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Quantum simulation of transport properties in arbitrary shaped potential landscapes with ultracold bosonic atoms

Periodic Reporting for period 1 - BosQuanTran (Quantum simulation of transport properties in arbitrary shaped potential landscapes with ultracold bosonic atoms)

Reporting period: 2016-03-01 to 2018-02-28

Transport experiments are among the most important experimental probes in solid state physics to investigate the properties of different phases of matter. Among the most intriguing effects recently discovered are high-Tc superconductors and fractional-quantum Hall insulators. In both cases interactions between charge carriers play a significant role, which makes the development of suitable theoretical models challenging, in parts because numerical studies are computationally costly. An alternative solution consists in analog quantum simulations, e.g. with ultracold atoms. These systems constitute very clean and highly controllable environments whose parameters, such as dimensionality and interactions, can be adjusted externally and in many cases even varied dynamically. Most recent technical achievements enabled the engineering of almost arbitrary trapping geometries using high-resolution imaging systems and Digital Micromirror Devices (DMDs). The research area of atomtronics in particular aims at designing and studying electronic-like circuits. Based on the new developments they can now reach unprecedented control and precision. In combination with recent success in the realization of topological quantum states, future studies of topological transport phenomena may come within reach.
Within this project we are planning to investigate transport phenomena with weakly-interacting ultracold bosonic atoms. To provide the most flexible experimental setting we combine novel high-resolution imaging techniques with recently realized two-dimensional (2D) uniform trapping geometries. Another key ingredient is an optical accordion lattice with tunable lattice spacing for efficient loading of dense 2D atom clouds and tunable interaction strength. In combination with detection techniques such as partial imaging and matter-wave interference we can access important experimental observables such as correlation functions. We have implemented and characterized a reliable and flexible experimental setup, which will enable future studies in transport geometries with one-dimensional (1D) channels that support only one single-particle transport mode. We will engineer channels with lattice or disorder potentials, which are particularly useful to observe thermomechanical effects, such as the superfluid fountain effect. By reaching the truly-2D regime we will further investigate the scaling of the Berezinsky-Kosterlitz-Thouless transition and by implementing optical flux lattices we will work towards the ambitious goal of observing topological transport phenomena.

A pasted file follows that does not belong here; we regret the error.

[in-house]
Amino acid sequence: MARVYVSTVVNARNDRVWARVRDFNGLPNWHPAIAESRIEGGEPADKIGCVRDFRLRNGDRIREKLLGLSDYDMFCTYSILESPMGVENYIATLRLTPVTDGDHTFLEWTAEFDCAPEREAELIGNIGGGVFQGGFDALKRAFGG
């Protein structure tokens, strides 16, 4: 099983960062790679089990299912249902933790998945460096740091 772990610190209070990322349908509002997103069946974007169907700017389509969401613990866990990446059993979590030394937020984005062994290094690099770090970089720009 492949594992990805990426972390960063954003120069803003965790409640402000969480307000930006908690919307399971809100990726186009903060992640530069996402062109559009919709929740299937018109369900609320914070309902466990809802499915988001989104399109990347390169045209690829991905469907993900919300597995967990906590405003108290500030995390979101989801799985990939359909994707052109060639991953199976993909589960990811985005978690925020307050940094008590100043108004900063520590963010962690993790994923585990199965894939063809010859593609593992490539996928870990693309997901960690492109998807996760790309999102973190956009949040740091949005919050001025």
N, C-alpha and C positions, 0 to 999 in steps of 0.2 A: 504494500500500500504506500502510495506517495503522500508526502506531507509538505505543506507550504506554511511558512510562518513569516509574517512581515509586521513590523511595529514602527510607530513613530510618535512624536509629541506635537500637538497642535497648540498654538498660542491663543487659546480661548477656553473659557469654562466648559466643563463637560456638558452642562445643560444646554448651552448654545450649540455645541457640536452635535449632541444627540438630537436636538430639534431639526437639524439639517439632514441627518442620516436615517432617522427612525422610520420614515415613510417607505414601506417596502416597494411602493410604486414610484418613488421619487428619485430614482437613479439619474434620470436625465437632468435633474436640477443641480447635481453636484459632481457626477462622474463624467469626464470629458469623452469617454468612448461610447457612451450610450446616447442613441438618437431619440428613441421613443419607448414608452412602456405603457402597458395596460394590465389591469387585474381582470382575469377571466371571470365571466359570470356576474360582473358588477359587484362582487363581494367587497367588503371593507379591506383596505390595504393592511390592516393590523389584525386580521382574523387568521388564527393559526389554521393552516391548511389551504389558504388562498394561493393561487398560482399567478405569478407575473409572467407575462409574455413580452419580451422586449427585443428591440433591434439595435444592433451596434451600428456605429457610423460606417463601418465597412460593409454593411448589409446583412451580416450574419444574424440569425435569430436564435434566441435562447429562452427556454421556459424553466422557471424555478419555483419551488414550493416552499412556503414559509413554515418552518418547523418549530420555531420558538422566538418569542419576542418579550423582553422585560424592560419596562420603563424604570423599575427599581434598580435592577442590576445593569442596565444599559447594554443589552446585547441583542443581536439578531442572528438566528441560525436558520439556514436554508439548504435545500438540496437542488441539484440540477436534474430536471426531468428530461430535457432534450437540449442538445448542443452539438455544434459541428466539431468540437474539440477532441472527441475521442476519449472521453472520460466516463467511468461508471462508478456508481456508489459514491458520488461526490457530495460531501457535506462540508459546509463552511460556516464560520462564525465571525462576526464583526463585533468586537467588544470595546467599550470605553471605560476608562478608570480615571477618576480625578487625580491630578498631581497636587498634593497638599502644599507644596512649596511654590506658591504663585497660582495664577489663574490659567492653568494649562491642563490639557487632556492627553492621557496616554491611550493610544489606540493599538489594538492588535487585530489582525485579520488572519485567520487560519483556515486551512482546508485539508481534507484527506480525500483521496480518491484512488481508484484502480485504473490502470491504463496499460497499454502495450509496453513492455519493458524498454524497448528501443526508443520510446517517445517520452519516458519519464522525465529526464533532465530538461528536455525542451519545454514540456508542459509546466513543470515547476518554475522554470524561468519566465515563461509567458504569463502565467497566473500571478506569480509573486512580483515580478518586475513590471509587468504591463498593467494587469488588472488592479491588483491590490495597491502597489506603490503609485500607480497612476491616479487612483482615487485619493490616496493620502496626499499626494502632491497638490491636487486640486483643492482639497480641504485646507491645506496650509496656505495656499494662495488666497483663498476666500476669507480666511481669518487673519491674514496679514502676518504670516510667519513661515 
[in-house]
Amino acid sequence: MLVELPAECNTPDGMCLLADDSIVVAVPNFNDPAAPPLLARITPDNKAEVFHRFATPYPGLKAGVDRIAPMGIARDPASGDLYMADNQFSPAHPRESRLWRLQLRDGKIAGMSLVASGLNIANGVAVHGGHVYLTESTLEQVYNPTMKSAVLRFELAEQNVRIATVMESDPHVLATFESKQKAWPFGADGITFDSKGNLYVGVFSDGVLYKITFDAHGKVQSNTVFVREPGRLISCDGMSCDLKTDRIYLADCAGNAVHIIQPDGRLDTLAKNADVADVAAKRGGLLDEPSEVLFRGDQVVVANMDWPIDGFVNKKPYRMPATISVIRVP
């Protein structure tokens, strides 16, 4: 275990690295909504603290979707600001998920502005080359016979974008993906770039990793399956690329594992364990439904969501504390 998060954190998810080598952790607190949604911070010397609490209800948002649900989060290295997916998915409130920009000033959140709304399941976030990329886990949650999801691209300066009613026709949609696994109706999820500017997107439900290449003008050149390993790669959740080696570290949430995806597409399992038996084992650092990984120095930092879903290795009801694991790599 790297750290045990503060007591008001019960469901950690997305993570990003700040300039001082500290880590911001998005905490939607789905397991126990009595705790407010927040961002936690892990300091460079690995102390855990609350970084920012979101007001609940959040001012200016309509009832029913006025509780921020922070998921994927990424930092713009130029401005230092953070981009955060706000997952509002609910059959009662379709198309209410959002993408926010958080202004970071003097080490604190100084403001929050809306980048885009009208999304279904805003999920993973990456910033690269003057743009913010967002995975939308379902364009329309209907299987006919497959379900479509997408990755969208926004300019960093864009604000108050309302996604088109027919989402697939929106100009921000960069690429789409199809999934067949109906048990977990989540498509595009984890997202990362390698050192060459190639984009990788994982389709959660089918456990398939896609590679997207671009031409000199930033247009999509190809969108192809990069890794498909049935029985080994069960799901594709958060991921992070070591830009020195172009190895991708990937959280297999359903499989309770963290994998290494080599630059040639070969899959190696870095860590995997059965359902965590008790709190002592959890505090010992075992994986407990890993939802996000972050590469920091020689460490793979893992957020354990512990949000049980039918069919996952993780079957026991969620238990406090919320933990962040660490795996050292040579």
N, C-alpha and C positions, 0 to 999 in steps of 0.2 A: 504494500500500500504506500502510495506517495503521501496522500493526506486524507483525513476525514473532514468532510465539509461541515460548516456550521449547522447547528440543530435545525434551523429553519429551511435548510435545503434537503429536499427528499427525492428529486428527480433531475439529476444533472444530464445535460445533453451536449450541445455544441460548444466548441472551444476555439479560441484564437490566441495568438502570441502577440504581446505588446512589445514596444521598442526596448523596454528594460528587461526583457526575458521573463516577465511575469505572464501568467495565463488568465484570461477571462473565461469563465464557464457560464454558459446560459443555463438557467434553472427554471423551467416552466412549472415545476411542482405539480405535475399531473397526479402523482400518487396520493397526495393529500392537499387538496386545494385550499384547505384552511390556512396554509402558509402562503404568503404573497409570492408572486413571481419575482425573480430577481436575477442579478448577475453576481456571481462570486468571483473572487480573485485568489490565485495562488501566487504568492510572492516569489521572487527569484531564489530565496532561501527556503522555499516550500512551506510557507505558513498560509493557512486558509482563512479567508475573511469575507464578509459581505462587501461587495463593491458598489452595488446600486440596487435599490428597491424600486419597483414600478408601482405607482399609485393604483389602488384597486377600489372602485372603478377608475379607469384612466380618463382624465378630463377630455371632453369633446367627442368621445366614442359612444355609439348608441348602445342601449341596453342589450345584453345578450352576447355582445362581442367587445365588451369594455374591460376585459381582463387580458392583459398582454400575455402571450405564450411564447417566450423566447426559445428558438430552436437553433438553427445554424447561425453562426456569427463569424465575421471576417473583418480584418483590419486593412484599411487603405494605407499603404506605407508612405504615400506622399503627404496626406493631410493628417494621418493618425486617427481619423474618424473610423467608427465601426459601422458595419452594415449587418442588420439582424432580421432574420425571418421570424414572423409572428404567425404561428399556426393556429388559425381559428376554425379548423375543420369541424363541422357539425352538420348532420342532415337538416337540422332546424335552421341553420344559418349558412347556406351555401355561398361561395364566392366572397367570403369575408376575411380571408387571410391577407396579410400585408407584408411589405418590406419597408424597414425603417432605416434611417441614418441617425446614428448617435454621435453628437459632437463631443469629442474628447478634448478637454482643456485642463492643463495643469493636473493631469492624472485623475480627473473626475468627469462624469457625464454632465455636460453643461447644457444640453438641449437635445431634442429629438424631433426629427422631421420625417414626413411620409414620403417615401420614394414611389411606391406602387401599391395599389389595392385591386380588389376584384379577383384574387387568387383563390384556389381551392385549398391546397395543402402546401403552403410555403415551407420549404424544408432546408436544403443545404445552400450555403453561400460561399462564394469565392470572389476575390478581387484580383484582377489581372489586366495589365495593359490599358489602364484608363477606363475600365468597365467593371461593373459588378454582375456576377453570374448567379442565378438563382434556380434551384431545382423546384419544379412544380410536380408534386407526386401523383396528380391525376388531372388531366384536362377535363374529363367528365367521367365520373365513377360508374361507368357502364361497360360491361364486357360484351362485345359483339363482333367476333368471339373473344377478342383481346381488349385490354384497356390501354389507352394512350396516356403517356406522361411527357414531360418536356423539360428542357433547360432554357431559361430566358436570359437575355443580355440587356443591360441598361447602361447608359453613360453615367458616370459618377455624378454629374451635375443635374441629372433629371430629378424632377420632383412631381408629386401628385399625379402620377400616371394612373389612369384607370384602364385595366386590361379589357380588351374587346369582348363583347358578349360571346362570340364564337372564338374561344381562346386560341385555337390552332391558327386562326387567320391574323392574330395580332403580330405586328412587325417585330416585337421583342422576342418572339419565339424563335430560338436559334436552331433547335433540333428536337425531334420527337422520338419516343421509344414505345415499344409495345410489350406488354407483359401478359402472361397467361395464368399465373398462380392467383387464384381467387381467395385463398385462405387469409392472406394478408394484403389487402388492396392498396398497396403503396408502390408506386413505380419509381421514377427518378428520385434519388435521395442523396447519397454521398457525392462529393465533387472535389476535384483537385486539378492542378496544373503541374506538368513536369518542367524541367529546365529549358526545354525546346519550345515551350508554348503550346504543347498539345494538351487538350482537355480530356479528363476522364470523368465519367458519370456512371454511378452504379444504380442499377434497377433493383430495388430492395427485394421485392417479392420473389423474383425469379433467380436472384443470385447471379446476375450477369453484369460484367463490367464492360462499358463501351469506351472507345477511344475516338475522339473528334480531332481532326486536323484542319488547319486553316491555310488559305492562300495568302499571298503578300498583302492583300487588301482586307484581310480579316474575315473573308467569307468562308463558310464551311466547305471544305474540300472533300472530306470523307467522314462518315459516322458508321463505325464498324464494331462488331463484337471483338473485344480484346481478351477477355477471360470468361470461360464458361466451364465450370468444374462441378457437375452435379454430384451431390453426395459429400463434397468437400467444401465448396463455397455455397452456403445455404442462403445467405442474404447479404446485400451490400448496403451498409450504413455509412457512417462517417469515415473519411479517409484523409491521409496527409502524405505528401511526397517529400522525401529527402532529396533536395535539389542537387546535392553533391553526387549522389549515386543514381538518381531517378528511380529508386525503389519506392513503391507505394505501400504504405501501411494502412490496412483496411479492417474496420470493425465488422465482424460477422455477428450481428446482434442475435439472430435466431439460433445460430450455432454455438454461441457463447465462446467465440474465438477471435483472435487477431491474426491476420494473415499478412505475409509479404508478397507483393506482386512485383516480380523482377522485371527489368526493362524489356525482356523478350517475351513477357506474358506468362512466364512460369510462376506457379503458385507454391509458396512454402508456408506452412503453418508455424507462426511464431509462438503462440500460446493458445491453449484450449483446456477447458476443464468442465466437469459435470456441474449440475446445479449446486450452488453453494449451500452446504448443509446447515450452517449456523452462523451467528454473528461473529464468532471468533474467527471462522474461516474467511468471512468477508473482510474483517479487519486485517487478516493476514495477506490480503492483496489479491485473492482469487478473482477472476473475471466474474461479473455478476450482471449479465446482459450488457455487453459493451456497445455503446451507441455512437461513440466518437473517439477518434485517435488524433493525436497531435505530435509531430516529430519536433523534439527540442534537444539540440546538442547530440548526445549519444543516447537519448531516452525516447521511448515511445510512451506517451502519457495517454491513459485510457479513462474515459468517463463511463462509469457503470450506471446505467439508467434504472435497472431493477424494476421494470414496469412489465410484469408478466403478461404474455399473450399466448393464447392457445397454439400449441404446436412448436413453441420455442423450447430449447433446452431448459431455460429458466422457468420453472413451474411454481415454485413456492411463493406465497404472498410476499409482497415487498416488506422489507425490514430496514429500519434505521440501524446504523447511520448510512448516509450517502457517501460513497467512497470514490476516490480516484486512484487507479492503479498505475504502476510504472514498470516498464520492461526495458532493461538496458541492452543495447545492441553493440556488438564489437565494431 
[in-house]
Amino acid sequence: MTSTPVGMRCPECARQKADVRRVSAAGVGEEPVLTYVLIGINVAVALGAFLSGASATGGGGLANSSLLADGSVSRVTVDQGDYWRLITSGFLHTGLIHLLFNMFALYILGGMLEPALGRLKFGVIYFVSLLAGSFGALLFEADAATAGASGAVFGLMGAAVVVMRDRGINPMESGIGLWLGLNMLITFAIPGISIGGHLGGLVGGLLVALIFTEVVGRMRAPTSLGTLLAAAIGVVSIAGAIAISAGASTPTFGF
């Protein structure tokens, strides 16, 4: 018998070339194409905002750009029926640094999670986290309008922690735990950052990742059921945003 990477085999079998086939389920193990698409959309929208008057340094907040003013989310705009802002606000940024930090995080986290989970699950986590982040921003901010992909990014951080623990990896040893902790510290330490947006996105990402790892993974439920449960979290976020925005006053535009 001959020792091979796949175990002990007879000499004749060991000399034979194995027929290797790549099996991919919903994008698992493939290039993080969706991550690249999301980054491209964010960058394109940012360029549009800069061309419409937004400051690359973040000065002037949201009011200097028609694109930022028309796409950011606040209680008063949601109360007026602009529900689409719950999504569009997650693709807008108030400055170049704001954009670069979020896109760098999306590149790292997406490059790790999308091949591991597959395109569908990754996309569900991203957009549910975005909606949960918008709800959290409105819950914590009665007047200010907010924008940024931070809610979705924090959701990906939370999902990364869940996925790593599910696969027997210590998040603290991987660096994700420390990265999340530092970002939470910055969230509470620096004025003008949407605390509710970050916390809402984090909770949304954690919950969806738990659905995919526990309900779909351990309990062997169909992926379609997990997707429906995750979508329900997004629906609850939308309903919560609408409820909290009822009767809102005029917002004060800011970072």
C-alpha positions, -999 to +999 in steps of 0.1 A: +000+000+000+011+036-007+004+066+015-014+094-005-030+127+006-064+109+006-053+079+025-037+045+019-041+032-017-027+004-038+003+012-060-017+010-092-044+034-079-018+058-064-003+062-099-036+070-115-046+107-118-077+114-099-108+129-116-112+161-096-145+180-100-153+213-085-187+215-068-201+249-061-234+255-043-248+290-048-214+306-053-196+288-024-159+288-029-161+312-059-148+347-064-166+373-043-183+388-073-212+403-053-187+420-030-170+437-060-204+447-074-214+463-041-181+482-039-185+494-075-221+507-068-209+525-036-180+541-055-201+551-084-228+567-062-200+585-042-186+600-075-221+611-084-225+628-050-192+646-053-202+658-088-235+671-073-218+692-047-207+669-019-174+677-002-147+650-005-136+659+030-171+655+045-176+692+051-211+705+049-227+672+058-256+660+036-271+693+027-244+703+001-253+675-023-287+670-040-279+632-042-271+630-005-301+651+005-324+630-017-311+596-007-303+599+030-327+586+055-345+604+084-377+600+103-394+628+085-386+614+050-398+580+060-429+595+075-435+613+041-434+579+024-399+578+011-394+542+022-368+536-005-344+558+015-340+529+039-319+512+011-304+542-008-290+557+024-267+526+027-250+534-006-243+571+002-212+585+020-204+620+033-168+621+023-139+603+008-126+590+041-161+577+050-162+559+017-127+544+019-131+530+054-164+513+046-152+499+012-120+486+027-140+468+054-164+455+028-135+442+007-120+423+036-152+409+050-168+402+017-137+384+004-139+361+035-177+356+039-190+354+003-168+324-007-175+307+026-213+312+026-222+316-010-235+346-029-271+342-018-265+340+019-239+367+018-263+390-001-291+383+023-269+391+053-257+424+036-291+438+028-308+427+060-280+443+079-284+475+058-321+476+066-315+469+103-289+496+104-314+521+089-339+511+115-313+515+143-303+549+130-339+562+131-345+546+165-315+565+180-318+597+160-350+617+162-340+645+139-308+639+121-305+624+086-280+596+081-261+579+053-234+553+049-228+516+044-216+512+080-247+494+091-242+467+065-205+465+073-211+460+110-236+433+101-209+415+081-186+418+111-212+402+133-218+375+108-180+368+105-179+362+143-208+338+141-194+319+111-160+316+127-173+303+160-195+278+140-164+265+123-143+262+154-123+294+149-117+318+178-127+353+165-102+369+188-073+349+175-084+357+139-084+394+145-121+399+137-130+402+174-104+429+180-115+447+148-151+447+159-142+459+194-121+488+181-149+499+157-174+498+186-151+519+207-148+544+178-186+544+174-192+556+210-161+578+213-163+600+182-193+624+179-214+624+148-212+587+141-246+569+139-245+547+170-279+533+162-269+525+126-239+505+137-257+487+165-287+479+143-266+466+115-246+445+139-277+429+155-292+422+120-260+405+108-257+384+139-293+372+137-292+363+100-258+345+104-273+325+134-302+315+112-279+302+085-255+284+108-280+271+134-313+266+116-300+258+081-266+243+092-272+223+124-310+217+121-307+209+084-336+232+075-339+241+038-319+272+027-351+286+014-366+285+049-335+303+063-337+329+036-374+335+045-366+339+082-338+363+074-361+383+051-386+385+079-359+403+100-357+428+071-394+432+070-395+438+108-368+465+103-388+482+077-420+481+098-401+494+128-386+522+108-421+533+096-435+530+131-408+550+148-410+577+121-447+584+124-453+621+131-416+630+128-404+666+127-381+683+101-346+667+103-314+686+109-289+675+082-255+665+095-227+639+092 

During this project we have established a reliable production of dense uniform quasi-2D atom clouds. Out-of-plane the atoms are confined in a tunable accordion lattice with variable confinement. The in-plane trap is provided by a DMD and a high-resolution objective to generate almost arbitrary trapping geometries (Fig. 1). We investigated the properties of the atom clouds by looking at their response to near-resonant light and by employing their coherence to study the stochastic formation of supercurrents in an annulus. The main experimental results have been presented on several international conferences and seminars and are going to be summarized in four separate publications, as described below:
1) Typical cold-atom experiments rely on standard absorption imaging, where a resonant laser beam is sent on the atoms and the corresponding shadow is imaged with a camera. For small atomic densities the atoms can be treated independently and the extracted optical density is proportional to the atomic density. For large atomic densities, as obtained in our setup, this is no longer true and the optical response is modified by the light-induced dipole-dipole interactions between adjacent atoms. We have studied the modified transmission of near-resonant light through uniform slabs of atoms as a function of density (Fig. 2) and compared them to numerical coupled-dipole simulations. We found that the response is strongly modified due to multiple scattering of photons (in preparation).